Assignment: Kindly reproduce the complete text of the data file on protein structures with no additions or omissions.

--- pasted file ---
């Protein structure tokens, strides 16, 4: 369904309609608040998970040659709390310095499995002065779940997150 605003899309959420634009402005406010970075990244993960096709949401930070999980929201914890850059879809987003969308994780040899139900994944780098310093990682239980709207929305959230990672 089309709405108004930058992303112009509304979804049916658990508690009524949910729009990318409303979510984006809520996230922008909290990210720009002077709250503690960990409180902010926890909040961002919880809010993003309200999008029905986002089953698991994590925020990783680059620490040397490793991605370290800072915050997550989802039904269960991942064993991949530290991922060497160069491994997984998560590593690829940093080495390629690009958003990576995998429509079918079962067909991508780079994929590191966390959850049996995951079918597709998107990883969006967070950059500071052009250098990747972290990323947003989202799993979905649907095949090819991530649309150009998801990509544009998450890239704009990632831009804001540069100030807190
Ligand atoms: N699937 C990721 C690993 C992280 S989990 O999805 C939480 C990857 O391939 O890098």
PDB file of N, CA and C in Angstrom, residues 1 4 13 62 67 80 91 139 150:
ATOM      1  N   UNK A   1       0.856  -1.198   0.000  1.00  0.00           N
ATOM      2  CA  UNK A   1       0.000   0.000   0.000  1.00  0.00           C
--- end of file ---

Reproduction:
């Protein structure tokens, strides 16, 4: 369904309609608040998970040659709390310095499995002065779940997150 605003899309959420634009402005406010970075990244993960096709949401930070999980929201914890850059879809987003969308994780040899139900994944780098310093990682239980709207929305959230990672 089309709405108004930058992303112009509304979804049916658990508690009524949910729009990318409303979510984006809520996230922008909290990210720009002077709250503690960990409180902010926890909040961002919880809010993003309200999008029905986002089953698991994590925020990783680059620490040397490793991605370290800072915050997550989802039904269960991942064993991949530290991922060497160069491994997984998560590593690829940093080495390629690009958003990576995998429509079918079962067909991508780079994929590191966390959850049996995951079918597709998107990883969006967070950059500071052009250098990747972290990323947003989202799993979905649907095949090819991530649309150009998801990509544009998450890239704009990632831009804001540069100030807190
Ligand atoms: N699937 C990721 C690993 C992280 S989990 O999805 C939480 C990857 O391939 O890098």
PDB file of N, CA and C in Angstrom, residues 1 4 13 62 67 80 91 139 150:
ATOM      1  N   UNK A   1       0.856  -1.198   0.000  1.00  0.00           N
ATOM      2  CA  UNK A   1       0.000   0.000   0.000  1.00  0.00           C